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  1. Lightweight authenticated ciphers are crucial in many resource-constrained applications, including hardware security. To protect Intellectual Property (IPs) from theft and reverse-engineering, multiple obfuscation methods have been developed. An essential component of such schemes is the need for secrecy and authenticity of the obfuscation keys. Such keys may need to be exchanged through the unprotected channels, and their recovery attempted using side-channel attacks. However, the use of the current AES-GCM standard to protected key exchange requires a substantial area and power overhead. NIST is currently coordinating a standardization process to select lightweight algorithms for resource-constrained applications. Although security against cryptanalysis is paramount, cost, performance, and resistance to side-channel attacks are among the most important selection criteria. Since the cost of protection against side-channel attacks is a function of the algorithm, quantifying this cost is necessary for estimating its cost and performance in real-world applications. In this work, we investigate side-channel resistant lightweight implementations of an authenticated cipher TinyJAMBU, one of ten finalists in the current NIST LWC standardization process. Our results demonstrate that these implementations achieve robust security against side-channel attacks while keeping the area and power consumption significantly lower than it is possible using the current standards.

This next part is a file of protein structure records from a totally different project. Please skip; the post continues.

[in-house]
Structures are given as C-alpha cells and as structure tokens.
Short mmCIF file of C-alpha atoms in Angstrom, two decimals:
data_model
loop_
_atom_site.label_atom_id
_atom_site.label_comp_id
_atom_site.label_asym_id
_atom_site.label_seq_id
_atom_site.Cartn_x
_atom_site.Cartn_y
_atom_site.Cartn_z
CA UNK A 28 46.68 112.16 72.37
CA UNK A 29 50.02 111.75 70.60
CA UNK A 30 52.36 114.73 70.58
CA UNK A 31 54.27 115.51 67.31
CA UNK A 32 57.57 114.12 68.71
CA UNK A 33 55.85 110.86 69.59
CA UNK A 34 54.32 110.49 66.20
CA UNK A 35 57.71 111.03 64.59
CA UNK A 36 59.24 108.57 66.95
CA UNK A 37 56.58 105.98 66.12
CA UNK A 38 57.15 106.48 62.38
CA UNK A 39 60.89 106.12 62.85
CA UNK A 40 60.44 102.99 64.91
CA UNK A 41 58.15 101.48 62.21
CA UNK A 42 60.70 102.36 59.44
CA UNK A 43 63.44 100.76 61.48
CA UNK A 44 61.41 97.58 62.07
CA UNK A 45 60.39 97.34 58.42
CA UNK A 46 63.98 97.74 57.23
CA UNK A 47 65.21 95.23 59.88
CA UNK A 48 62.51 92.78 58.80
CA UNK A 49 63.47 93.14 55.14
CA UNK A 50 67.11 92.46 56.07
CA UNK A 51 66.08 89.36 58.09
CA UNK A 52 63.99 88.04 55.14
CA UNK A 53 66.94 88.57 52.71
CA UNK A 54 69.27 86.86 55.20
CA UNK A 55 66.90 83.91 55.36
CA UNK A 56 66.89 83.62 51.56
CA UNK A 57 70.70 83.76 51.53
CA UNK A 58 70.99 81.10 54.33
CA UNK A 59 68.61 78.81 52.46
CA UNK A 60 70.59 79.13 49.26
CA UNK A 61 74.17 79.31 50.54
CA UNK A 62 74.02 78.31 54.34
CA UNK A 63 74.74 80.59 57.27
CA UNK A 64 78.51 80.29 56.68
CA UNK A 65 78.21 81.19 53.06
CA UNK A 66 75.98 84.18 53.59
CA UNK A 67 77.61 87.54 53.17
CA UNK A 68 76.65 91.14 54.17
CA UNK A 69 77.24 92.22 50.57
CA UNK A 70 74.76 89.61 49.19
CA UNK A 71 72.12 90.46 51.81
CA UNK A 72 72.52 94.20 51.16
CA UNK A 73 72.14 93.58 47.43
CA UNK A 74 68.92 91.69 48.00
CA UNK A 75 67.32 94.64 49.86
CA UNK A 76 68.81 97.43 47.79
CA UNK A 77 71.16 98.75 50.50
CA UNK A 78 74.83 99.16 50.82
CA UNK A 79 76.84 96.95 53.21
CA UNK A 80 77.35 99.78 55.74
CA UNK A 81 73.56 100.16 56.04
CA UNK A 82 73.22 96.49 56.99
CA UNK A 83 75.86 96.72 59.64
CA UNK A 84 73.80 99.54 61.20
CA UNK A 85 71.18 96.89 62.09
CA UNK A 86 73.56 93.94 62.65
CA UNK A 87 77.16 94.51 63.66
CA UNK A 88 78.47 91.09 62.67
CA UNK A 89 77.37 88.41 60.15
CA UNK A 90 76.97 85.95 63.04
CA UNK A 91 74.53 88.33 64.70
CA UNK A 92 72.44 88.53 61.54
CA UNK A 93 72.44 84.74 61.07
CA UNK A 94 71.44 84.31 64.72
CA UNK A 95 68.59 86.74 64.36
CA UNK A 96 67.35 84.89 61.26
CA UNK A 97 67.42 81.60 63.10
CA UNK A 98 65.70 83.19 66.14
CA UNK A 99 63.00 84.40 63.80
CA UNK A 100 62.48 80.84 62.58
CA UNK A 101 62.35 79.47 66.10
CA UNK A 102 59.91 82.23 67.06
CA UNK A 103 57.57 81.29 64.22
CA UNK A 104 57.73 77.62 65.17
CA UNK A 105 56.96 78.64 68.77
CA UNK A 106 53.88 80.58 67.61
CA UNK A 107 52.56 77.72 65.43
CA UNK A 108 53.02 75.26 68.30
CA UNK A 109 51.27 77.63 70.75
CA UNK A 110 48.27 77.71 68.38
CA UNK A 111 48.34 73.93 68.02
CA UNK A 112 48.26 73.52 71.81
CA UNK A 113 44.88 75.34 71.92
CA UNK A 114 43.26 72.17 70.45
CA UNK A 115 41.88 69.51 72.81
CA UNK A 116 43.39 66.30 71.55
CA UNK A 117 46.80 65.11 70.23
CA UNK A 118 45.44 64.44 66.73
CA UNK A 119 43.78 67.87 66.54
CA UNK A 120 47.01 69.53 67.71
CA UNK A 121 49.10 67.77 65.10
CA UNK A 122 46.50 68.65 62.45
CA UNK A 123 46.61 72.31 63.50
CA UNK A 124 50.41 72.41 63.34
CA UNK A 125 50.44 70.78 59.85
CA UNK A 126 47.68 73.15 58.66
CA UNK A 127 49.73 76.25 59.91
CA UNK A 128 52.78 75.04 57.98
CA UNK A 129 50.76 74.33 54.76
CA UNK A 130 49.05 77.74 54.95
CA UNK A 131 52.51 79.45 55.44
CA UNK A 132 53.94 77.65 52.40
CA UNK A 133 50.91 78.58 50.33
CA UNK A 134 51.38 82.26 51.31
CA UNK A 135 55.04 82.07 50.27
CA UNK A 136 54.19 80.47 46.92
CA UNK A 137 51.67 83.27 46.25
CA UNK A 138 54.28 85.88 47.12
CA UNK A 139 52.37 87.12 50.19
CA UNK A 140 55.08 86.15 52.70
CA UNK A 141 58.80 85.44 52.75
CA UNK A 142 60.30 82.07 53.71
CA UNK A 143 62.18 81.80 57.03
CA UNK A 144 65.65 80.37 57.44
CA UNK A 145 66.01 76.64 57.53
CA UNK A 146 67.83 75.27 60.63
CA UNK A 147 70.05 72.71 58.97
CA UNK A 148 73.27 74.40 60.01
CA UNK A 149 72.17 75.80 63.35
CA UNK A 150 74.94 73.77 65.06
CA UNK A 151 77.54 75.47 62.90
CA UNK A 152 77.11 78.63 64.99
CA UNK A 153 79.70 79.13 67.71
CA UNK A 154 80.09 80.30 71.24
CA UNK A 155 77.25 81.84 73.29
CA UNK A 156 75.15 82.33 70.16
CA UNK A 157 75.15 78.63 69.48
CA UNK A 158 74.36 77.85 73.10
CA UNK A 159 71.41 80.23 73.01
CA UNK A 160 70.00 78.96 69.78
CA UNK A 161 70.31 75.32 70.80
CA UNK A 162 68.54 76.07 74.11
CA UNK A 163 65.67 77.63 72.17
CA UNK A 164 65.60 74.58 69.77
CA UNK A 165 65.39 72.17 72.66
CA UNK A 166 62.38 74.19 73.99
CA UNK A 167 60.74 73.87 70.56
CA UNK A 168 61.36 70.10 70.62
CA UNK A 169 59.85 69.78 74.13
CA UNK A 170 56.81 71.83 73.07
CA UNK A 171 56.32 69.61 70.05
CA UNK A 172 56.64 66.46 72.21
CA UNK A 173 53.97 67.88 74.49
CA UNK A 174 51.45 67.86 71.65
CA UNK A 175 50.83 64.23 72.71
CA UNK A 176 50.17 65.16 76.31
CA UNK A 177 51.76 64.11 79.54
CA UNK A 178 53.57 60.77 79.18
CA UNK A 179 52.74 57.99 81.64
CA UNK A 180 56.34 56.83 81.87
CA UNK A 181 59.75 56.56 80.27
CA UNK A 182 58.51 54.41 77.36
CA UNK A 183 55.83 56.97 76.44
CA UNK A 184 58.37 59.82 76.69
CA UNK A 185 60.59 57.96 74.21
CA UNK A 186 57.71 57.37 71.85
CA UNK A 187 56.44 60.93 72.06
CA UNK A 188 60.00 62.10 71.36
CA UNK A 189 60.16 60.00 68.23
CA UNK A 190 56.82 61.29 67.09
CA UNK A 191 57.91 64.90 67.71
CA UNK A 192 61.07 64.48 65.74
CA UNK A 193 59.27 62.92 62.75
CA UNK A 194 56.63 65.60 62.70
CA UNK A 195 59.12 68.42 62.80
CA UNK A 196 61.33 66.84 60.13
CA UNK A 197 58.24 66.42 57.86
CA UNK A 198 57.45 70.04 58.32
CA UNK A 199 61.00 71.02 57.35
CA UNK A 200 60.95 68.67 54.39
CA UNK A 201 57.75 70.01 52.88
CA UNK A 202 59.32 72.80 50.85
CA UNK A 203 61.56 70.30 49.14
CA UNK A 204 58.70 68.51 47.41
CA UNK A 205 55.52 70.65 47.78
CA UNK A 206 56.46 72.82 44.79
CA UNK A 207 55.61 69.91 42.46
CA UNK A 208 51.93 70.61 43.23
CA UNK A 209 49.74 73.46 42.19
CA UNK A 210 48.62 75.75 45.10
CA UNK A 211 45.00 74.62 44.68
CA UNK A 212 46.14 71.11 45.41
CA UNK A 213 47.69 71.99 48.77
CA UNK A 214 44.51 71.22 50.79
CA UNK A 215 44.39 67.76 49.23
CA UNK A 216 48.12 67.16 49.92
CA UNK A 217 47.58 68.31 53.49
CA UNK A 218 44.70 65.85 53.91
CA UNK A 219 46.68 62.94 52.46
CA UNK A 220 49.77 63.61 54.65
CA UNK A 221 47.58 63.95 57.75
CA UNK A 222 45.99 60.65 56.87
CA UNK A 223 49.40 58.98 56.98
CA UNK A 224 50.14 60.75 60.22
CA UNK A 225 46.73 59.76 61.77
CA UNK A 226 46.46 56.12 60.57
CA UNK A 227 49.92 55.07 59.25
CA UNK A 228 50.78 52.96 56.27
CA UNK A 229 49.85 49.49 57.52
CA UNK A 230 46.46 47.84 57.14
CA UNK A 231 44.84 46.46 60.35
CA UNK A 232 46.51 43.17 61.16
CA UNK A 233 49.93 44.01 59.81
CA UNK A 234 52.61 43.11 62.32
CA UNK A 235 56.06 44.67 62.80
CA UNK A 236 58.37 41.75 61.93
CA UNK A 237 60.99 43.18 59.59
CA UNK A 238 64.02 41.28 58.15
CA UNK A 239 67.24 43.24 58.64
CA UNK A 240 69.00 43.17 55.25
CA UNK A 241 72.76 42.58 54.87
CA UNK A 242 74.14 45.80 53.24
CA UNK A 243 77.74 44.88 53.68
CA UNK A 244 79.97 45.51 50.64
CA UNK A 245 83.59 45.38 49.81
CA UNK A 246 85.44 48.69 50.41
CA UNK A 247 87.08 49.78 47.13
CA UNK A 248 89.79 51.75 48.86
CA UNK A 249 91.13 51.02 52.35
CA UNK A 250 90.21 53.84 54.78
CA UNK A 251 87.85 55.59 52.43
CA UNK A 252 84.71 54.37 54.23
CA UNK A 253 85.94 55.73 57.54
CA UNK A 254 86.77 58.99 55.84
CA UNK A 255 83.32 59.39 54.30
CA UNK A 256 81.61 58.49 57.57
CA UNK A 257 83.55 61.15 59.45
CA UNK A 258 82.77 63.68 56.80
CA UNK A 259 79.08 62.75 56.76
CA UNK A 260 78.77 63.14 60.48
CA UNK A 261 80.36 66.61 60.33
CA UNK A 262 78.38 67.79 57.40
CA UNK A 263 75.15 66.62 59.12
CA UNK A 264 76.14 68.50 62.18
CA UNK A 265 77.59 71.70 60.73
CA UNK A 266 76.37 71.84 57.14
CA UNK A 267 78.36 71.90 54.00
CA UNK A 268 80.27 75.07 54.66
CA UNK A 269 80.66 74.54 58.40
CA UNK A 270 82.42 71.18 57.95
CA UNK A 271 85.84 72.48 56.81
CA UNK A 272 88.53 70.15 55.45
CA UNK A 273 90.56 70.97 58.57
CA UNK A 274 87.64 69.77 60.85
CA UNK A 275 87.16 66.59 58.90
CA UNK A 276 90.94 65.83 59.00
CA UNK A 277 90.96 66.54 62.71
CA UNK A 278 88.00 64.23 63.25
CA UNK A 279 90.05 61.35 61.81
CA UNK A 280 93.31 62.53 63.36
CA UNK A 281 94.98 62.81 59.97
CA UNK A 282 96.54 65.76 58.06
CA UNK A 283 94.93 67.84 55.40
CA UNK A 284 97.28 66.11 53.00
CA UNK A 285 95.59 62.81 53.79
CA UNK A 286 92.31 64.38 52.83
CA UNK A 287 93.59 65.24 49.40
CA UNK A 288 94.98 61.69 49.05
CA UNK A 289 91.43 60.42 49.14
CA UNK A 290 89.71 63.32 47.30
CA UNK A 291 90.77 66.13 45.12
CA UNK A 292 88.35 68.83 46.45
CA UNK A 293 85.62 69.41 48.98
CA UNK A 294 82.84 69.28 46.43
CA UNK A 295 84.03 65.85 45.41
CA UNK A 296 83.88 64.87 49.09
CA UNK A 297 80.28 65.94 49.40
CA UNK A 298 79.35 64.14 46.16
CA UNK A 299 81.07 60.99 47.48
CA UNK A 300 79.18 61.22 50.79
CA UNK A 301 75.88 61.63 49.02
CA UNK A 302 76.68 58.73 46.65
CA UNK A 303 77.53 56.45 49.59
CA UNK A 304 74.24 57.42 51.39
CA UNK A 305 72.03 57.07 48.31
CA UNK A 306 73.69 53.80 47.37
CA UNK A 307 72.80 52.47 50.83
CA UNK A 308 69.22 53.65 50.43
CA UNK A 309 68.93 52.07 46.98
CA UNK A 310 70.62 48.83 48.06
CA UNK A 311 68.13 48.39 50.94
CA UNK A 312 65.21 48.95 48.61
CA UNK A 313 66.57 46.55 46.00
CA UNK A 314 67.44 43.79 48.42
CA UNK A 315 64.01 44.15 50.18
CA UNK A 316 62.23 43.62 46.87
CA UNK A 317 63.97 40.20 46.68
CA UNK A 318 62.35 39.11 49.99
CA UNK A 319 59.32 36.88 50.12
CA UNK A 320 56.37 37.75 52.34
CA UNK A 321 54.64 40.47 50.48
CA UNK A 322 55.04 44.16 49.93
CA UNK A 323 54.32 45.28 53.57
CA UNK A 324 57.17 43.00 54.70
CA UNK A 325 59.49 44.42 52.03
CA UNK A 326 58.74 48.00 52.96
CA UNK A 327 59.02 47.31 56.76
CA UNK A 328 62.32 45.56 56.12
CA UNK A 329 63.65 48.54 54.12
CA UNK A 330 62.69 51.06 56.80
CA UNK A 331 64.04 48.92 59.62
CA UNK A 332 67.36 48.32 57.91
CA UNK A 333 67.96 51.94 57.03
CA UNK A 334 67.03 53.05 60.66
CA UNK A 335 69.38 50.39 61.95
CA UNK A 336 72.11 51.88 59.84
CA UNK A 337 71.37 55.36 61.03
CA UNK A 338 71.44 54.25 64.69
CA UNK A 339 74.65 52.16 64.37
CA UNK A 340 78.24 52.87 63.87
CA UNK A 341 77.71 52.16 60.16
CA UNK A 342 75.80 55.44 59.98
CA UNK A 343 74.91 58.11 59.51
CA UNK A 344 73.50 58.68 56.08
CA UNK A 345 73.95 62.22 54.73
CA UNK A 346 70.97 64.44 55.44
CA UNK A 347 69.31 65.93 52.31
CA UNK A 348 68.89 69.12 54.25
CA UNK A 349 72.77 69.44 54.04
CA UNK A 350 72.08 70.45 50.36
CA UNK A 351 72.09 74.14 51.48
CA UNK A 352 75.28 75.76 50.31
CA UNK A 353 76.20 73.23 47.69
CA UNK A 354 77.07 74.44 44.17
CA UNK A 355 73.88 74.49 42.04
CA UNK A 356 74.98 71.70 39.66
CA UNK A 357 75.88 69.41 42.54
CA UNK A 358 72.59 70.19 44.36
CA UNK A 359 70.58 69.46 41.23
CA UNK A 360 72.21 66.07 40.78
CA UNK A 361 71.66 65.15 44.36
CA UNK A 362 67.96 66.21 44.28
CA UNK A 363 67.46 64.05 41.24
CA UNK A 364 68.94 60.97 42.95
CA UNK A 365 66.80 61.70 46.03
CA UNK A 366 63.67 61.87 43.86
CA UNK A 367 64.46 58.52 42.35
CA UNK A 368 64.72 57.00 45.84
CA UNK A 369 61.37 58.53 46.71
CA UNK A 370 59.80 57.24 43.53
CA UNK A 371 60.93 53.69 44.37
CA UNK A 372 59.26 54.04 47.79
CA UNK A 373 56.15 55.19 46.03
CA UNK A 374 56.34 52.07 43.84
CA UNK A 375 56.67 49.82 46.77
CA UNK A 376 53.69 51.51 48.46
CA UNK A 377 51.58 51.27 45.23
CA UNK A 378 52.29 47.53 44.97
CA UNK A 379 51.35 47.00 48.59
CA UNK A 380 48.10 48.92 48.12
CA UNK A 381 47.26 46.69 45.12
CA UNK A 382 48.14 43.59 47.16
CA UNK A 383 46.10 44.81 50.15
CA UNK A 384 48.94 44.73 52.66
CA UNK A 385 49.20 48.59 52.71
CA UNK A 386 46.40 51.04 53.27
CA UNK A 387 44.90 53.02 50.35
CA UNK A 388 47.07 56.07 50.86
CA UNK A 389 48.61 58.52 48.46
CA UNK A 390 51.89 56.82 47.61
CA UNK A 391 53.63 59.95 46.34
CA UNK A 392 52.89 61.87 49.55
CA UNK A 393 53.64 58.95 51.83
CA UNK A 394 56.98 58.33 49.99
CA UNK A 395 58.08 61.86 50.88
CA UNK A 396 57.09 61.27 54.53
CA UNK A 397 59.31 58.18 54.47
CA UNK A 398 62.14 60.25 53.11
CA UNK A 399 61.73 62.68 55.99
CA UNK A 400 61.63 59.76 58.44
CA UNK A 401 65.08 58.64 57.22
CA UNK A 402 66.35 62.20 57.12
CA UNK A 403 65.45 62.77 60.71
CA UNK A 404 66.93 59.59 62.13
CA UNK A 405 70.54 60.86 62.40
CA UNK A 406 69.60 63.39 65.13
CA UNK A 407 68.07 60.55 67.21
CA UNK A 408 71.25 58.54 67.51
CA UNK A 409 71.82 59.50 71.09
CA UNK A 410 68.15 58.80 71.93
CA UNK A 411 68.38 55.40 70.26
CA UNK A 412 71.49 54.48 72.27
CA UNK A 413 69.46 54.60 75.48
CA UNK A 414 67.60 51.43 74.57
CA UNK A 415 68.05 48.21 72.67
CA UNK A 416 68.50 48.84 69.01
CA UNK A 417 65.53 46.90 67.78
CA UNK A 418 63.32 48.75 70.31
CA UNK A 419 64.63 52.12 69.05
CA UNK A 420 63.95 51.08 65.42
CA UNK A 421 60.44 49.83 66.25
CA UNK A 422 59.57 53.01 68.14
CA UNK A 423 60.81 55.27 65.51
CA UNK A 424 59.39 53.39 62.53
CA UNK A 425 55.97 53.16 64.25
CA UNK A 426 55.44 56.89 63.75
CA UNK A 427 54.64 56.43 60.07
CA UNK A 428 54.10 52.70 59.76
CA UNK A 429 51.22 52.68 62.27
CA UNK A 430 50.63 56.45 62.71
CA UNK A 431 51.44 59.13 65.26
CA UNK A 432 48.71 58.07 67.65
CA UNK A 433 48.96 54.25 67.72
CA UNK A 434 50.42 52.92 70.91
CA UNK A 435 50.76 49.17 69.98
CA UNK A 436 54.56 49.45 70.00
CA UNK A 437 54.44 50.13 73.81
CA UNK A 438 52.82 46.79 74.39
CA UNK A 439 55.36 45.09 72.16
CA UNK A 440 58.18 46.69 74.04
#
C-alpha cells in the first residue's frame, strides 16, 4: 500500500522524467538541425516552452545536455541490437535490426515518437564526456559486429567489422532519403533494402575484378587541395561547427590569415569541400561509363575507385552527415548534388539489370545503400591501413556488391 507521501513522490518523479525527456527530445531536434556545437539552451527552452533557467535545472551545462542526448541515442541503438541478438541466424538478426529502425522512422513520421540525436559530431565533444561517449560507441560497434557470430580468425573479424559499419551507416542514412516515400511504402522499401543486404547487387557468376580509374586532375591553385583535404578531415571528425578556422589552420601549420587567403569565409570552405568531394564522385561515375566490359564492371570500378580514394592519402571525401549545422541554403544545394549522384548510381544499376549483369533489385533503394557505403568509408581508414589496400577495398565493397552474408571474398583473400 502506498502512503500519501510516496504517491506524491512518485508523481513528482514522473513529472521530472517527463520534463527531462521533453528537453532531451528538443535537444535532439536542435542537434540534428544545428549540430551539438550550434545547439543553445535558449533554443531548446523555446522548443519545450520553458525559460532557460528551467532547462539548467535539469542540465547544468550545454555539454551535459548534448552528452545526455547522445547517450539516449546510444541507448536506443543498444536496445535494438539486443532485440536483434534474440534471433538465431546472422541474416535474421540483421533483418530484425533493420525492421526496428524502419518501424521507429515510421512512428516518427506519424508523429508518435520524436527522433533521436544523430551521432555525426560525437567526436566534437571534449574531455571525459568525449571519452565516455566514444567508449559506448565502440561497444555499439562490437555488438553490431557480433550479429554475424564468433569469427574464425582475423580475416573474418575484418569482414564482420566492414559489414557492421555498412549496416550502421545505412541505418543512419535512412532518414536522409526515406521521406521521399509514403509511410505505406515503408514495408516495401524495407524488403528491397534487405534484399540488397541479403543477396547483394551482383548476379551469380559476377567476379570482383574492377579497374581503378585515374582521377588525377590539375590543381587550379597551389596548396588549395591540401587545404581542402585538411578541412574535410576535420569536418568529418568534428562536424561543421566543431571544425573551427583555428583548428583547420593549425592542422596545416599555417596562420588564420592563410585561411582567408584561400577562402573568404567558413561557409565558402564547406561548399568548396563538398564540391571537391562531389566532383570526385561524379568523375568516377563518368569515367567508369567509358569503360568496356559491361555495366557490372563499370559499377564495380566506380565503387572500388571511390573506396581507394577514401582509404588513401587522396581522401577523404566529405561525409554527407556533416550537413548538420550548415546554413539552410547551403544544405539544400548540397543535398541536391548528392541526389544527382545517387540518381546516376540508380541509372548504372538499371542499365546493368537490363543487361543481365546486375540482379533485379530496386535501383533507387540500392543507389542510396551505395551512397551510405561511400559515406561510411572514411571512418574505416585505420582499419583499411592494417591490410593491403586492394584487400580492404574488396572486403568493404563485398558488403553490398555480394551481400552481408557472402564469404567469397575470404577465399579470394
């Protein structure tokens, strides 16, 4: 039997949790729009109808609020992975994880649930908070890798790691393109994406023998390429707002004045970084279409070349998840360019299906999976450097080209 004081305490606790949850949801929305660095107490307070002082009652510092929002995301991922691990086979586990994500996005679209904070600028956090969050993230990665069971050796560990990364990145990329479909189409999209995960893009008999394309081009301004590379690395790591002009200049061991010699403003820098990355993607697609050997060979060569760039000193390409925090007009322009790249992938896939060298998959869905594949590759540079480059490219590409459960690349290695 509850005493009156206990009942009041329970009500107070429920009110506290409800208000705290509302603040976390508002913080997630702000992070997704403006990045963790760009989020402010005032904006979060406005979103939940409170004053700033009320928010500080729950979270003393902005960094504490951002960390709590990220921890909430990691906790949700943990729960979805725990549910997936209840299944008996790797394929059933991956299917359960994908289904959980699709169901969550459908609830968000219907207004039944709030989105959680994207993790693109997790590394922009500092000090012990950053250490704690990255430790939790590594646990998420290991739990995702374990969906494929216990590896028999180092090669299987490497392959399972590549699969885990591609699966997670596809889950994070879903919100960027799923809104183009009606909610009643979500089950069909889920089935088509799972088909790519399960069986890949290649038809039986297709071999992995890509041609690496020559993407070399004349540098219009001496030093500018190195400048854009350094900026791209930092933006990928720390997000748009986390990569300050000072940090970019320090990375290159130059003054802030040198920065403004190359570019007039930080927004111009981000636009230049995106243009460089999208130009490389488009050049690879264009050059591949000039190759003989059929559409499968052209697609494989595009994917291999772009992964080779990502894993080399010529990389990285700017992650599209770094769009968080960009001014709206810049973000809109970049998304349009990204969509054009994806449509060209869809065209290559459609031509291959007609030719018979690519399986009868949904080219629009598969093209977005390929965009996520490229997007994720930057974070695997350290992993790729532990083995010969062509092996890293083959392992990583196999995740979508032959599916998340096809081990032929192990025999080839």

2. null (Ed.)
    Logic locking has been widely evaluated as a proactive countermeasure against the hardware security threats within the IC supply chain. However, the introduction of the SAT attack, and many of its derivatives, has raised big concern about this form of countermeasure. In this paper, we explore the possibility of exploiting chaos computing as a new means of logic locking. We introduce the concept of chaotic logic locking, called ChaoLock, in which, by leveraging asymmetric inputs in digital chaotic Boolean gates, we define the concept of programmability (key-configurability) to the sets of underlying initial conditions and system parameters. These initial conditions and system parameters determine the operation (functionality) of each digital chaotic Boolean gate. Also, by proposing dummy inputs in chaotic Boolean gates, we show that during reverse-engineering, the dummy inputs conceal the main functionality of the chaotic Boolean gates, which make the reverse-engineering almost impossible. By performing a security analysis of ChaoLock, we show that with no restriction on conventional CMOS-based ASIC implementation and with no test/debug compromising, none of the state-of-the-art attacks on logic locking, including the SAT attack, could reformulate chaotic Boolean gates while dummy inputs are involved and their parameters are locked. Our analysis and experimental resultsmore »show that with a low number of chaotic Boolean gates mixed with CMOS digital gates, ChaoLock can guarantee resiliency against the state-of-the-art attacks on logic locking at low overhead.« less